The nation's attention and research money has been focused on esophageal adenocarcinoma - the type of esophageal cancer that has become more common over the last few decades and is associated with obesity and acid reflux.
But another type of cancer of the esophagus is a serious threat to African-American men, especially if they drink and smoke.
University of Michigan gastroenterologists Anoop Prabhu, M.D., and Joel Rubenstein, M.D., working with Kenneth Obi, M.D., examined the risk of the disease and potential for screening among African-American men.
Their findings were presented during national Digestive Diseases Week.
Ten Things to Know about Esophageal Cancer and African-American Men
1.Esophageal cancer is the 8th most common cancer and the 6th most common cause of cancer deaths worldwide.
2.Drinking alcohol, smoking or chewing tobacco, being obese, having gastroesophageal reflux disease (GERD), or Barrett's esophagus can lead to esophageal cancer, and cancer risk rises with age.
3.The lifetime risk of esophageal cancer in the U.S. is 1 in 125 for men and 1 in 435 for women.
4.It's thought chronic irritation of the esophagus contributes to the cellular changes that lead to cancer. The two major types of esophageal cancer are associated with different risk factors.
5.Types of esophageal cancer are:
•Esophageal Adenocarcinoma (EAC) - The most common in the U.S. and affects primarily white men, and associated with long-standing symptoms of GERD. Cancer begins in mucus-secreting glands in the lower portion of the esophagus.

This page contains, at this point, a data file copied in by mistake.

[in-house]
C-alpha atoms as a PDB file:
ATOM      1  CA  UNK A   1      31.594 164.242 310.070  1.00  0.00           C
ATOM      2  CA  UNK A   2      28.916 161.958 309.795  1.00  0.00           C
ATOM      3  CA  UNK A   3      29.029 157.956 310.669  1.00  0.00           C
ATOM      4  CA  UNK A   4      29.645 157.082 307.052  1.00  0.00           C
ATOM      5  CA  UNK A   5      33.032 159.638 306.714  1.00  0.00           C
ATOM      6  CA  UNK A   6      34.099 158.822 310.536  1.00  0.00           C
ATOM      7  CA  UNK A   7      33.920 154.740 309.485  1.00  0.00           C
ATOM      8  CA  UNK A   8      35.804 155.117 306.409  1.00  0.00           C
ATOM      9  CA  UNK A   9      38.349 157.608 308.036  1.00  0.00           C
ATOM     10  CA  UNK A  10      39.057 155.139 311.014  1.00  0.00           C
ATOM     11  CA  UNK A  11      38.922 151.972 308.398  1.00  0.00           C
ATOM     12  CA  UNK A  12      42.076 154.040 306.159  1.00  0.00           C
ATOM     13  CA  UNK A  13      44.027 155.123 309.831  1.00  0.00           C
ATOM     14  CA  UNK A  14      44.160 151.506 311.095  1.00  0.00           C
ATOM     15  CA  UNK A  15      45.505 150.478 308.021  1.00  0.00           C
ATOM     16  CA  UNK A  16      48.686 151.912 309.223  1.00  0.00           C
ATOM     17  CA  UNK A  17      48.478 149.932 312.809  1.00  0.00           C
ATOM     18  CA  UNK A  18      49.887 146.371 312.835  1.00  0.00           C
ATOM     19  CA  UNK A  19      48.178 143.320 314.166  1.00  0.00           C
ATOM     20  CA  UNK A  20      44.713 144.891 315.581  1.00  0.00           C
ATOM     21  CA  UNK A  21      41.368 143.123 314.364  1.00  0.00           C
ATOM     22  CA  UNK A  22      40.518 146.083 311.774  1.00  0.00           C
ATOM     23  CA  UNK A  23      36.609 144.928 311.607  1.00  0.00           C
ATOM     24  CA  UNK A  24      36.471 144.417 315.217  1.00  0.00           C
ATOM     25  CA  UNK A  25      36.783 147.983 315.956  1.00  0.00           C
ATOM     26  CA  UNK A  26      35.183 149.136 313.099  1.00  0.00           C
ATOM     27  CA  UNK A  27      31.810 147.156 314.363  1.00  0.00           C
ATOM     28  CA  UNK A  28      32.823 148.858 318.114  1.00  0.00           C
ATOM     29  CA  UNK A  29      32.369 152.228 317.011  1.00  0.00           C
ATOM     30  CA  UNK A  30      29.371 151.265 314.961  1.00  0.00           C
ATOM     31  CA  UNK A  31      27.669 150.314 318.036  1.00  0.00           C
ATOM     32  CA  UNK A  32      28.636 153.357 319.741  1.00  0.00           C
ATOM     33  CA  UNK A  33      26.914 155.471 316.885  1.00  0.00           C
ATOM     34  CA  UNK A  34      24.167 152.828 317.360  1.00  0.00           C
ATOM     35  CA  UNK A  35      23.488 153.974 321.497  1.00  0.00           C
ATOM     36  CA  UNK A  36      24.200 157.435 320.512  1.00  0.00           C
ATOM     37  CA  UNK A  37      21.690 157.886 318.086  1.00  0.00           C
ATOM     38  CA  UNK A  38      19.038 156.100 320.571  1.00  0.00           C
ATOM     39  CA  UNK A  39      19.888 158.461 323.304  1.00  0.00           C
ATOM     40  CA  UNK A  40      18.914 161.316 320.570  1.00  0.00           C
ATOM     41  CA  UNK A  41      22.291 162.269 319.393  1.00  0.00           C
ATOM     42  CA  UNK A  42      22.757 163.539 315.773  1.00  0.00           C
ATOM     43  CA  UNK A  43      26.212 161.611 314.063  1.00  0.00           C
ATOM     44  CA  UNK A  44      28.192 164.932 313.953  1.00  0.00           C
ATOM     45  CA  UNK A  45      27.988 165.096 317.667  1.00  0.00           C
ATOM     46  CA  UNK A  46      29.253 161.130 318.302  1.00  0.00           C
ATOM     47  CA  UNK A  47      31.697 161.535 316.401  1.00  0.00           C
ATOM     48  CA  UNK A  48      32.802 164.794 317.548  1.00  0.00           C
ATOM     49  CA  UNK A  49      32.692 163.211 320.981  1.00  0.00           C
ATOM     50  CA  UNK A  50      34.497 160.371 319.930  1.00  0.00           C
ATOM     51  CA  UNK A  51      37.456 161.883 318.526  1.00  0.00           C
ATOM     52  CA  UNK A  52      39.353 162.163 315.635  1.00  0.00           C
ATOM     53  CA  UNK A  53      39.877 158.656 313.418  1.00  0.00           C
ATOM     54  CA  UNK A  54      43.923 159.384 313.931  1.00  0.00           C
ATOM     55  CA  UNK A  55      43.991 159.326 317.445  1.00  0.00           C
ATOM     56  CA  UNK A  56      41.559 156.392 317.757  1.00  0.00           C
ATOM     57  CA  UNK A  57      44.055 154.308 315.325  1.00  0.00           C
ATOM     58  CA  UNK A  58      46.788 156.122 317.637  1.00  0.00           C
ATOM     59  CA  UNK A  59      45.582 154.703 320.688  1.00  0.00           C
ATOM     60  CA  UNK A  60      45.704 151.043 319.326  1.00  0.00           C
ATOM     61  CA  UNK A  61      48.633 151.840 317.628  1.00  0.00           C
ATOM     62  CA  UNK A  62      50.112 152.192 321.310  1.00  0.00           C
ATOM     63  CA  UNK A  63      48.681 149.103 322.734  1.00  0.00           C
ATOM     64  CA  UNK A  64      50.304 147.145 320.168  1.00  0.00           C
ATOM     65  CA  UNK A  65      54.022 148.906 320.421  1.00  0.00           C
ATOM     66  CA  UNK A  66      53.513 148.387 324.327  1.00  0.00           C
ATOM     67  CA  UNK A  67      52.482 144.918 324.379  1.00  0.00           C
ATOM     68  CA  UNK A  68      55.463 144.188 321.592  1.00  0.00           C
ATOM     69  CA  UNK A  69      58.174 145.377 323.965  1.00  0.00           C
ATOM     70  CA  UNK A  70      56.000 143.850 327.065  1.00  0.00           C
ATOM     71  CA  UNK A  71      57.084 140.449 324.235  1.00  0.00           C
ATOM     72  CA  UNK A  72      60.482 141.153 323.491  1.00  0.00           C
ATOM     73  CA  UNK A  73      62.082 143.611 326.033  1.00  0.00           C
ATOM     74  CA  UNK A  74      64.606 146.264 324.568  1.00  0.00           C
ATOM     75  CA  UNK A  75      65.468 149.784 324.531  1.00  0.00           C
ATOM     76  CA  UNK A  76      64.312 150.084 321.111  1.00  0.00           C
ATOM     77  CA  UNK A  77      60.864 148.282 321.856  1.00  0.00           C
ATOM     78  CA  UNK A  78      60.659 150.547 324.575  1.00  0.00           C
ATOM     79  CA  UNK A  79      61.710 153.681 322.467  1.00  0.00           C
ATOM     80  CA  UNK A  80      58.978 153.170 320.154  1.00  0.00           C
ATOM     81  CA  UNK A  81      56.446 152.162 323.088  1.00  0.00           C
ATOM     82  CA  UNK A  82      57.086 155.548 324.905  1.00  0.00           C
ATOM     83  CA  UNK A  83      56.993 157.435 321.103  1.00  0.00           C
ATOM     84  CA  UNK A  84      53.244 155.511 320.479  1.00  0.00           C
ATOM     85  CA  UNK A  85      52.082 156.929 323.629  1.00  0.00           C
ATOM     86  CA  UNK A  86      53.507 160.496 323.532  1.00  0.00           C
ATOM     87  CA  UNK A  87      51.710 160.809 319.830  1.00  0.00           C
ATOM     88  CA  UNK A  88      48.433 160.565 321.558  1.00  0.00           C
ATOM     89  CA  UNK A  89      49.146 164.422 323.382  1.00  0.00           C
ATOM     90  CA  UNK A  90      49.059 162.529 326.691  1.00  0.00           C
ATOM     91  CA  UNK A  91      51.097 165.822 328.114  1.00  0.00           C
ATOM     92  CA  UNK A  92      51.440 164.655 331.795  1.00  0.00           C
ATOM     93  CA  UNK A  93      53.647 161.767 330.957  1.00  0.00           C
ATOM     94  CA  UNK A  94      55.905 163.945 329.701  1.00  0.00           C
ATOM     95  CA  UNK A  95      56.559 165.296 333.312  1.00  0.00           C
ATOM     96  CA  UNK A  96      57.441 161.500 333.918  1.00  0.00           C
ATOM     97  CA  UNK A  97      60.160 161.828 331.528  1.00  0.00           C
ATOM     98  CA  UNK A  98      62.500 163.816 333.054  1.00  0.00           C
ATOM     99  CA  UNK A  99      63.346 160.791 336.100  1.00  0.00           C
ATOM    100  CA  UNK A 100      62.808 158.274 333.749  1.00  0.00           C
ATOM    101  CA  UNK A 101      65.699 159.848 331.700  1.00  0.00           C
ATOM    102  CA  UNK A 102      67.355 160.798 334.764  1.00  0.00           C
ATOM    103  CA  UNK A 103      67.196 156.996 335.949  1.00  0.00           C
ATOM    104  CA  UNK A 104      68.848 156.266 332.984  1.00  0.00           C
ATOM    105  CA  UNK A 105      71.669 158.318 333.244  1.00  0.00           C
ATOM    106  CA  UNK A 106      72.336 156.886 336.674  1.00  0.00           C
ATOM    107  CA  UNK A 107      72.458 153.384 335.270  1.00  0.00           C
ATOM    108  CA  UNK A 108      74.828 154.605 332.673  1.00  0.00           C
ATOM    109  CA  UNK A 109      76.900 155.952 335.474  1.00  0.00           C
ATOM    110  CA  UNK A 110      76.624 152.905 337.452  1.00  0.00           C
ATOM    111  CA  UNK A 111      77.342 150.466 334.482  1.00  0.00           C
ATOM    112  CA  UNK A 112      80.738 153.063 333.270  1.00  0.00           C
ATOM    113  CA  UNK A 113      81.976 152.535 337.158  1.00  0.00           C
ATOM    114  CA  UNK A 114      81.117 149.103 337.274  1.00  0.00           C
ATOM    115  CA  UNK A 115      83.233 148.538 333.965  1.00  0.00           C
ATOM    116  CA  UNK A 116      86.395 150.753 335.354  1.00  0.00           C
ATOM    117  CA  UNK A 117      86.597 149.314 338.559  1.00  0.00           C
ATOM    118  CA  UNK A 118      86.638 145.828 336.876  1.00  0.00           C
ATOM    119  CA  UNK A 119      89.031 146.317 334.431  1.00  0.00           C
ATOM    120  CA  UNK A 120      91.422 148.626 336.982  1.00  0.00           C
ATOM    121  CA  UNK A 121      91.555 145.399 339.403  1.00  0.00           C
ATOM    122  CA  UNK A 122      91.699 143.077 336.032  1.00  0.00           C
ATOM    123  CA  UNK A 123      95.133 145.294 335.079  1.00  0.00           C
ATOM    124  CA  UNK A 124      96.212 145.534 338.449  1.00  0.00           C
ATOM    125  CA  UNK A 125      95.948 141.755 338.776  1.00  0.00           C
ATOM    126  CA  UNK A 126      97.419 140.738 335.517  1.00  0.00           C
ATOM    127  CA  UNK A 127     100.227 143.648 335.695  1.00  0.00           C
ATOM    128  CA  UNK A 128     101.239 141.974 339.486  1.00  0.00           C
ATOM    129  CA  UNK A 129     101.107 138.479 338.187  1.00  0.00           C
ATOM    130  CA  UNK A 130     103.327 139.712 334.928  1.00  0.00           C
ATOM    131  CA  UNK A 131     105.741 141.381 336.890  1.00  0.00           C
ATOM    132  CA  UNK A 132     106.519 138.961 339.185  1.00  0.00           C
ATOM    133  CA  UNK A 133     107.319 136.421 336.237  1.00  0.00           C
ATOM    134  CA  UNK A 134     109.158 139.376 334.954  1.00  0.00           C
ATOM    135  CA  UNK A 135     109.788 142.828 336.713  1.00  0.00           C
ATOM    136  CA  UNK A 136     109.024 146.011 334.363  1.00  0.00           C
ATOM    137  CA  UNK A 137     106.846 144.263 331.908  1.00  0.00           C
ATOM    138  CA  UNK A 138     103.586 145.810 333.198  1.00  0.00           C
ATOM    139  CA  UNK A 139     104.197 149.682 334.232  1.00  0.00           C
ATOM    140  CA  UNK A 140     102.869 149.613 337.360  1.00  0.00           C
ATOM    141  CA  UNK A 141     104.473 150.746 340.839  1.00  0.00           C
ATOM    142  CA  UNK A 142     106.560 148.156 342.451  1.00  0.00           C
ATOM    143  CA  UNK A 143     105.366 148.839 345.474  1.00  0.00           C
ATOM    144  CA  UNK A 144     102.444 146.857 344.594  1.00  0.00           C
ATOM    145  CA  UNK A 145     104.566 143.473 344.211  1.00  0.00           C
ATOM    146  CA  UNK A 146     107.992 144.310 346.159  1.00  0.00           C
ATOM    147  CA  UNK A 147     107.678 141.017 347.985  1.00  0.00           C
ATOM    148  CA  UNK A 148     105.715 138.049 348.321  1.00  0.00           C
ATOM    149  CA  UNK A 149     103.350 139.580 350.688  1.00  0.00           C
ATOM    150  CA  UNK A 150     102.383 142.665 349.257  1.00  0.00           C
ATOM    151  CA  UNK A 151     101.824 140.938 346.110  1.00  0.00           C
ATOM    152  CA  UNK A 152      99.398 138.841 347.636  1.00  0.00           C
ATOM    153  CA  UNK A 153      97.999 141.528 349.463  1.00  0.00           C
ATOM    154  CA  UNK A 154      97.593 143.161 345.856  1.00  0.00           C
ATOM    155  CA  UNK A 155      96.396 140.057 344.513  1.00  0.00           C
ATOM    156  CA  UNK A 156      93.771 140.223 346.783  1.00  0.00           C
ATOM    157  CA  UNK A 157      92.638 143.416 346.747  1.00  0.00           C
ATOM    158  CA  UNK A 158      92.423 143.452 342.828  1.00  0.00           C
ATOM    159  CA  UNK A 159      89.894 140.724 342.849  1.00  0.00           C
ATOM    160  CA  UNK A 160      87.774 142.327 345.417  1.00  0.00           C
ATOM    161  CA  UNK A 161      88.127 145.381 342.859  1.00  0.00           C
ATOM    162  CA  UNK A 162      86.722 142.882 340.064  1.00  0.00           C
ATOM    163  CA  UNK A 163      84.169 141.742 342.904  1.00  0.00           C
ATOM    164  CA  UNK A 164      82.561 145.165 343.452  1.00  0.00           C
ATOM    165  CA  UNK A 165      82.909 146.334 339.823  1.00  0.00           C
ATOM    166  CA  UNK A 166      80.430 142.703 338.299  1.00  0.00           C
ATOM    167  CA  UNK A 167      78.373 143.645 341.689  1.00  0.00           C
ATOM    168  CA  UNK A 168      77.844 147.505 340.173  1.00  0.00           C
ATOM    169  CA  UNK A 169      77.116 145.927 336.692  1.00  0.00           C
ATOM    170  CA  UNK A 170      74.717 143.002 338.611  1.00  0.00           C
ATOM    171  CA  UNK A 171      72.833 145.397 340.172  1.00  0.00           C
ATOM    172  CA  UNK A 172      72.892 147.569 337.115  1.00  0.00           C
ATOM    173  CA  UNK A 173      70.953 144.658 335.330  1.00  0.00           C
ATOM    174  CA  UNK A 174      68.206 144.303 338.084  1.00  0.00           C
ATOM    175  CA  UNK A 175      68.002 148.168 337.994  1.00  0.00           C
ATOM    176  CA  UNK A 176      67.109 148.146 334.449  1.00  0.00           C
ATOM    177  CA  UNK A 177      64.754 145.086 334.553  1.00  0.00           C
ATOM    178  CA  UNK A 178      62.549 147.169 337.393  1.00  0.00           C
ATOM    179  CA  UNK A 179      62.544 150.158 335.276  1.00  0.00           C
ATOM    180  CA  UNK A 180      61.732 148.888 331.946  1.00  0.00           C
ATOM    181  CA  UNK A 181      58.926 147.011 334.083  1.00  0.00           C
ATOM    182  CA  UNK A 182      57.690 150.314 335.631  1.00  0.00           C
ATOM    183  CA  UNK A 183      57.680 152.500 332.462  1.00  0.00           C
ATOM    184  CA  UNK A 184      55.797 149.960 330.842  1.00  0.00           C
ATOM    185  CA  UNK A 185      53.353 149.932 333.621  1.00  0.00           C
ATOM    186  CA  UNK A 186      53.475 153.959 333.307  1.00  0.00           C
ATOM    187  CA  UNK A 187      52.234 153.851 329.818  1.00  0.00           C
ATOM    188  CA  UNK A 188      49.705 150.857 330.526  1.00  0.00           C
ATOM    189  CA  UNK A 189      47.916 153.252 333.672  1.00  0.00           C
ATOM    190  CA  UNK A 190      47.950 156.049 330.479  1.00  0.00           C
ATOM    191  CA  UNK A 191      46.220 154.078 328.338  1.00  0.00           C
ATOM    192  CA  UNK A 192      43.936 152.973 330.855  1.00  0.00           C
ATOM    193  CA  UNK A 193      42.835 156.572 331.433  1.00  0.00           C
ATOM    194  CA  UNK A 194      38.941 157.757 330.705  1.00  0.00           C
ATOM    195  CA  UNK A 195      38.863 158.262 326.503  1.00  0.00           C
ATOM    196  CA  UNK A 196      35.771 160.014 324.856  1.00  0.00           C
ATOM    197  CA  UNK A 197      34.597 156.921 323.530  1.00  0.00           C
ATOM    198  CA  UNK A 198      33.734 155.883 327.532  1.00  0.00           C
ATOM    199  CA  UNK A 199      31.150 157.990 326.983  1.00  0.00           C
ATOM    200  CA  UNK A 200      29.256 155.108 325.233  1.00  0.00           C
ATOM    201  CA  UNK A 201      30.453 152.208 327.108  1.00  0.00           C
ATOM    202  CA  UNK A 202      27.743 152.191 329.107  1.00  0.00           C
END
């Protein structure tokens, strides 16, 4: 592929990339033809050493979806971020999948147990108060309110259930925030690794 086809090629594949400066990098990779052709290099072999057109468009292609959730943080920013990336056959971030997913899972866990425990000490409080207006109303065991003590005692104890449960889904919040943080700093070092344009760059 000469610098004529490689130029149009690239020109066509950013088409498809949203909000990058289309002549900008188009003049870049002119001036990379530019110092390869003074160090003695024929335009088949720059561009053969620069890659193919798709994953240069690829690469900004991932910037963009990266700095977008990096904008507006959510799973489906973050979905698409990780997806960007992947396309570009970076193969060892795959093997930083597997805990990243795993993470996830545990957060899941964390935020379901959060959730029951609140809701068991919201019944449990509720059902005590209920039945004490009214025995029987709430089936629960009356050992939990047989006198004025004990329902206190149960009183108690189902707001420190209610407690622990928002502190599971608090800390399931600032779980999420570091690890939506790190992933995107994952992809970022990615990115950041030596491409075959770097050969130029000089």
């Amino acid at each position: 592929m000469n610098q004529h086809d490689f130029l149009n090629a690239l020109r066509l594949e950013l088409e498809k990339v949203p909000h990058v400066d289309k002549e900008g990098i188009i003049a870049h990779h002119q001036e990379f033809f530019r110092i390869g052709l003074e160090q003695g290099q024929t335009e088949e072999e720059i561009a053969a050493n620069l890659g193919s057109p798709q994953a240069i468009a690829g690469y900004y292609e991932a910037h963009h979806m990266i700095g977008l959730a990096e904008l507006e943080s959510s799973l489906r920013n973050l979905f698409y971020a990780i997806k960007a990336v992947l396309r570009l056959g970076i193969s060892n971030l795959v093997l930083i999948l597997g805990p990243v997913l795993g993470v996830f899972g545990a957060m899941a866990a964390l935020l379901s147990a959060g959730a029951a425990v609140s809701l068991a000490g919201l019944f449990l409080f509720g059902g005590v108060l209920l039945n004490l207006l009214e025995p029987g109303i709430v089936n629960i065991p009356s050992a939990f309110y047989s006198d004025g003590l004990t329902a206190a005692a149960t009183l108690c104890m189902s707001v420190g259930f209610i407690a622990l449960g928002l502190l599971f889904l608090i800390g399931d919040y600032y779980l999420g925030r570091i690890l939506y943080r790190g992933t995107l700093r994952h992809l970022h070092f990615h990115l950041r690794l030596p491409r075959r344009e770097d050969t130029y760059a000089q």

•Esophageal squamous cell carcinoma (ESCC)- The most prominent type worldwide and occurs most often in the middle of the esophagus. It is strongly associated with heavy use of alcohol and tobacco.
6.ESCC is twice as common among African-American men as white men, based on data from the U.S. Surveillance, Epidemiology and End Results program.
7.The incidence of ESCC in African American men who use both alcohol and tobacco rivals the incidence of EAC in white men with GERD, according to a model developed by the U-M researchers.
8.At age 65, the incidence of ESCC in African-American men who have used tobacco and alcohol was estimated to be 65 per 100,000 people compared to an incidence of esophageal adenocarcinoma in white men with GERD at that age of 45 per 100,000 people.
9.Last year, the National Institutes of Health spent $16.8 million on esophageal-cancer related research, and of that, less than $500,000 was spent specifically on ESCC.
10.The effectiveness of screening programs for ESCC in high risk groups should be developed and studied.
University of Michigan Health System